One of my favorite parts about having children is that sayings you haven’t heard since 1982 become part of daily life again. “You know what? Chicken Butt.” Kids either keep you young or toss you right back in time to create a very large, somewhat over weight ten year old. It’s awesome.
I picture you taunting me as I write this post. “Leslie and Yoga sitting in a tree. K-I-S-S-I-N-G. First comes love, then comes marriage…” Or else you’re just poking your eyes out, “STOP WITH THE YOGA DEAR GOD STOP”
No. You’re not the boss of me.
During this time of transition, we’re all a little wonky. Bat-shit-crazy. Losing our ever loving minds. We’re all bumping in to boxes and searching for things and coming up cussing, “Did you already pack the [insert important item here]?!” HULK SMASH.
It’s like, so totally rad. Not.
I have a tendency to “pile on” as Mr. Flinger says. When things get hard, I make them harder. Deadline at work? Why not try to get four sites done instead of that one big one? Moving and having most of your food in chaos? Why not start a diet and freak out about not losing weight because you’re eating out too often? Worried about paying bills? Why not make a long spreadsheet about how you need to repair the cars before they both die and OMG WE ARE ALL GOING TO DIE ONE DAY MOTHER OF ALL MERCY.
See? Piling on.
It just so happens that I’ve also decided to love me some Yoga. Yoga makes the piling on go away. Yoga makes the weight, well, in theory, go away. (I have yet to experience this phenomenon even though I’m sore most every day. I’m working really hard not to pile on right now about why my body hates me so much.)
Seriously, someone stop me. I’m about to post pictures.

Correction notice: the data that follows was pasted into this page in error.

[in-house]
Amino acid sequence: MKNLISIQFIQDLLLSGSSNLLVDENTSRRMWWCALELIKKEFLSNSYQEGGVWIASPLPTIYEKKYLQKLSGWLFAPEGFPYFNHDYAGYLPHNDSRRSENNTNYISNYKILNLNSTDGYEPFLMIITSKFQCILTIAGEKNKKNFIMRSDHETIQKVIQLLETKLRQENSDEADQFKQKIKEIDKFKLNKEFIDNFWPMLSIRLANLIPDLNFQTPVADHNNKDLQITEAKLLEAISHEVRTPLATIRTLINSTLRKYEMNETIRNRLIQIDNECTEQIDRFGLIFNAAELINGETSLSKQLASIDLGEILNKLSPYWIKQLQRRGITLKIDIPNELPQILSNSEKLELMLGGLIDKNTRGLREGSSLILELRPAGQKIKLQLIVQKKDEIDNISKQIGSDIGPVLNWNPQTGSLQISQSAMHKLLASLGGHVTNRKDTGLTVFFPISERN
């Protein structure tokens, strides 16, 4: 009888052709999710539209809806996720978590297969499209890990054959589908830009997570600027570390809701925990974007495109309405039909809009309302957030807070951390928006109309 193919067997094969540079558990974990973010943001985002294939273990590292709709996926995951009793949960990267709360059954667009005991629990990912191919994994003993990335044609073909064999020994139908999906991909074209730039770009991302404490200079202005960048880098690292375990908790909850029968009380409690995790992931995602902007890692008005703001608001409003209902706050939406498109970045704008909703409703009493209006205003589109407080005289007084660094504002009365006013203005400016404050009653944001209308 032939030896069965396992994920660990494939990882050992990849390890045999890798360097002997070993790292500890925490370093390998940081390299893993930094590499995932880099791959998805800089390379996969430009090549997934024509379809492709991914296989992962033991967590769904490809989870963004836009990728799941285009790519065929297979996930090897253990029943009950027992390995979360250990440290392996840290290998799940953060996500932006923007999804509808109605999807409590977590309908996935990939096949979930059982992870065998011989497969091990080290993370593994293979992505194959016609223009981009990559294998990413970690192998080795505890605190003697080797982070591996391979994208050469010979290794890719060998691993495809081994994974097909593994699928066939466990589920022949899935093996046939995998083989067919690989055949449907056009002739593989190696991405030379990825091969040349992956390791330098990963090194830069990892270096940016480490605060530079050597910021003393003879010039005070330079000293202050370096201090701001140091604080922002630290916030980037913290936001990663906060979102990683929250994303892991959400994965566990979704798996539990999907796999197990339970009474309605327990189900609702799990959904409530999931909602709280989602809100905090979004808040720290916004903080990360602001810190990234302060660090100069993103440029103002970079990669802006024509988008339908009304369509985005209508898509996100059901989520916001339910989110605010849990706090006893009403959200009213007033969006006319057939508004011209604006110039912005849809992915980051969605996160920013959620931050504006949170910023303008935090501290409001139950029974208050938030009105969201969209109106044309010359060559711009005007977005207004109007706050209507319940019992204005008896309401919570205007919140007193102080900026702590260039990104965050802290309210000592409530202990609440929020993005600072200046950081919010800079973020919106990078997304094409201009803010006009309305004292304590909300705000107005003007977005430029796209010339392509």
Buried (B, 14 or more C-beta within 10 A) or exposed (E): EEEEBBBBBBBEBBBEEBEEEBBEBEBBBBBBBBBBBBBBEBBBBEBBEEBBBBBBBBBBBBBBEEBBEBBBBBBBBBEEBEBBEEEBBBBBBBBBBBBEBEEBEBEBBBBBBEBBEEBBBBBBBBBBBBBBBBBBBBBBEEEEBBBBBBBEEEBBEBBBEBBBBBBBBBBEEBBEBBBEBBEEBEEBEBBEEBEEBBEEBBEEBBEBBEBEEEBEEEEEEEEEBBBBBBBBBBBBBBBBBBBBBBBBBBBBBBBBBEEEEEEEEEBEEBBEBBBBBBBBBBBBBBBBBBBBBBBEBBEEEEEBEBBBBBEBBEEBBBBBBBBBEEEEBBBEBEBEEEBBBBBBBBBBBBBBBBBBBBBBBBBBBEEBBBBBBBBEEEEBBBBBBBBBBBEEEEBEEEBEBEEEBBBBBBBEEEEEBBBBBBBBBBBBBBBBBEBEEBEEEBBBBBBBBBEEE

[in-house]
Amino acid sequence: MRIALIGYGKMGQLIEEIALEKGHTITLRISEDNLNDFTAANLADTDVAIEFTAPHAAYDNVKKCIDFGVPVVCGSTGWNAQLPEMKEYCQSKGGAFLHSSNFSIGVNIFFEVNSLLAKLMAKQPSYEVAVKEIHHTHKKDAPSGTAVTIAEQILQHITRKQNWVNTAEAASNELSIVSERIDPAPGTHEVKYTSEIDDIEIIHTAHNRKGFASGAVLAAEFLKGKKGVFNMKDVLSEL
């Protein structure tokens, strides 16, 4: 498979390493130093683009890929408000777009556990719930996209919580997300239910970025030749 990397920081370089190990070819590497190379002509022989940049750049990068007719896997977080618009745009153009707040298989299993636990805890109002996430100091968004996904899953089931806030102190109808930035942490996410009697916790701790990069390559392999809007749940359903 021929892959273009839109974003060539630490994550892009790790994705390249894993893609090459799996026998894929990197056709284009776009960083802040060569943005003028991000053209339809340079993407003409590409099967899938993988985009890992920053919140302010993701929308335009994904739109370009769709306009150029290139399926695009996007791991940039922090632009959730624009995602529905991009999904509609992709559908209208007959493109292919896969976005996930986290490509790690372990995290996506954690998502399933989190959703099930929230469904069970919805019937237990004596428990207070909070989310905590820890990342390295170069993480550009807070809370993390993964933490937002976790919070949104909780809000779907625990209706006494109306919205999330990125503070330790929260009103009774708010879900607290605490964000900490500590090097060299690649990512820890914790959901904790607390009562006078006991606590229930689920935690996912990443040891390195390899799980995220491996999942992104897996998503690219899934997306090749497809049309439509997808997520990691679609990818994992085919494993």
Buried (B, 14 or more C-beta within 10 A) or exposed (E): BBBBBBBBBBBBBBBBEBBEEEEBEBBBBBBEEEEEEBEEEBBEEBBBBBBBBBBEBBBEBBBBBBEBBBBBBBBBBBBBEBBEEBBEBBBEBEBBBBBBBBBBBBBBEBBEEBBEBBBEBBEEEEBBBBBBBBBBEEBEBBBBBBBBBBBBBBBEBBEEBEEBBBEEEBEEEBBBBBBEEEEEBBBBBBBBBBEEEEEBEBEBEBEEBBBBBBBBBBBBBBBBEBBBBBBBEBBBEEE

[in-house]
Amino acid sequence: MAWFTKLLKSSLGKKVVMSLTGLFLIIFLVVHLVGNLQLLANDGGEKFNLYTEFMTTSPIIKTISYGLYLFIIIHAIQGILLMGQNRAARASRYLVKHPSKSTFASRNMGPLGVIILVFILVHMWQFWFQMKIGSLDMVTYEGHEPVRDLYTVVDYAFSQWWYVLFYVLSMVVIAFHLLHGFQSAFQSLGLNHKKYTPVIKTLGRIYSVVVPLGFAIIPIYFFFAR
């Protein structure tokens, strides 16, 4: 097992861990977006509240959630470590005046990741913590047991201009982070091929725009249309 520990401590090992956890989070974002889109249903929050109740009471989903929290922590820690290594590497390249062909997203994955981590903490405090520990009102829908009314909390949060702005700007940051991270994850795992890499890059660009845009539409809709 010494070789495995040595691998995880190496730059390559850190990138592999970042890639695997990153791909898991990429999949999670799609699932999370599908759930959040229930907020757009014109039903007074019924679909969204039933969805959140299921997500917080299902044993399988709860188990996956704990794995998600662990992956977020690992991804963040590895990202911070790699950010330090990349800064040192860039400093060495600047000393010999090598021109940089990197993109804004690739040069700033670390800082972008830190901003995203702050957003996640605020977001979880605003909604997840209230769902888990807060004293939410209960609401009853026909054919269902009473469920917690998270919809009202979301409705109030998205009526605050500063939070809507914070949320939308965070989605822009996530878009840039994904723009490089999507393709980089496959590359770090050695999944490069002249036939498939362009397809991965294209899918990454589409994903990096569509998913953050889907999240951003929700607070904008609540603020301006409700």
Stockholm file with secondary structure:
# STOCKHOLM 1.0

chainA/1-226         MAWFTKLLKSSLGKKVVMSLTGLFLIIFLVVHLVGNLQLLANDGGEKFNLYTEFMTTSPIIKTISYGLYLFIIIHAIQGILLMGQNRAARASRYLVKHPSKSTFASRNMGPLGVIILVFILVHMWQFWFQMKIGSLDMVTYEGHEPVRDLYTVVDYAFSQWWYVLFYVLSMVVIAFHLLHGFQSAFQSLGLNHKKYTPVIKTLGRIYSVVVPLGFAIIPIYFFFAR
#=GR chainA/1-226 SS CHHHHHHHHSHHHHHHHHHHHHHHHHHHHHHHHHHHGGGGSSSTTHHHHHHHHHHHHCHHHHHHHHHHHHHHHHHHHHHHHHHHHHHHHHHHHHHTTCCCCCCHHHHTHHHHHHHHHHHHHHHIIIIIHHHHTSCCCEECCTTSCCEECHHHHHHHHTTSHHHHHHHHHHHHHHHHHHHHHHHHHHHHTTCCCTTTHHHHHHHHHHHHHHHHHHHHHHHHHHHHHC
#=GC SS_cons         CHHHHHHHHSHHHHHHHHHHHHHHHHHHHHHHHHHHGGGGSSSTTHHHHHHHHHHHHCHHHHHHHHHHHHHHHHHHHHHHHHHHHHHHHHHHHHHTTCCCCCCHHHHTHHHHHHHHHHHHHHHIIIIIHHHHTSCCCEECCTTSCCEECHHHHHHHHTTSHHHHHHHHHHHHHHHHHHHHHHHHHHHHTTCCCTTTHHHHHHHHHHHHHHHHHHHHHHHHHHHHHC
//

OH YES I AM.
I’m trying to find balance. To be OK with a touch of chaos. To reflect on the fact that it always gets done, one way or another, it always gets done.
I’m trying to reach inward, not outward, to find strength. To be a woman capable of keeping the family in harmony when harmony is most impossible.
I’m seeking ideals from new foundations, bringing outside, fresh, new perspectives in; finding quotes comforting and challenging, as much as new poses and the rhythm of the Vinyasa in Yoga class are. “Buddhism holds that everything is in constant flux. Thus the question is whether we are to accept change passively and be swept away by it or whether we are to take the lead and create positive changes on our own initiative. While conservatism and self-protection might be likened to winter, night, and death, the spirit of pioneering and attempting to realize ideals evokes images of spring, morning, and birth.” -Daisaku Ikeda quotes
At the end of the day, I strive to find hope, spring, morning, birth. To focus on the lengthening daylight and the new buds of life. I remind my family that soon, very soon, our lives will become what we always strived for. My daughter reads and talks about first grade. My son asks how to spell words and writes his own two-year-old version. We tackle growth and learning and becoming as one: a family adapting, growing, seeking.
And still, we sit at the dinner table telling very corny knock knock jokes and one-upping each other with “that’s what she said.”
Because some things never change.
(Heh, I said when things get hard.)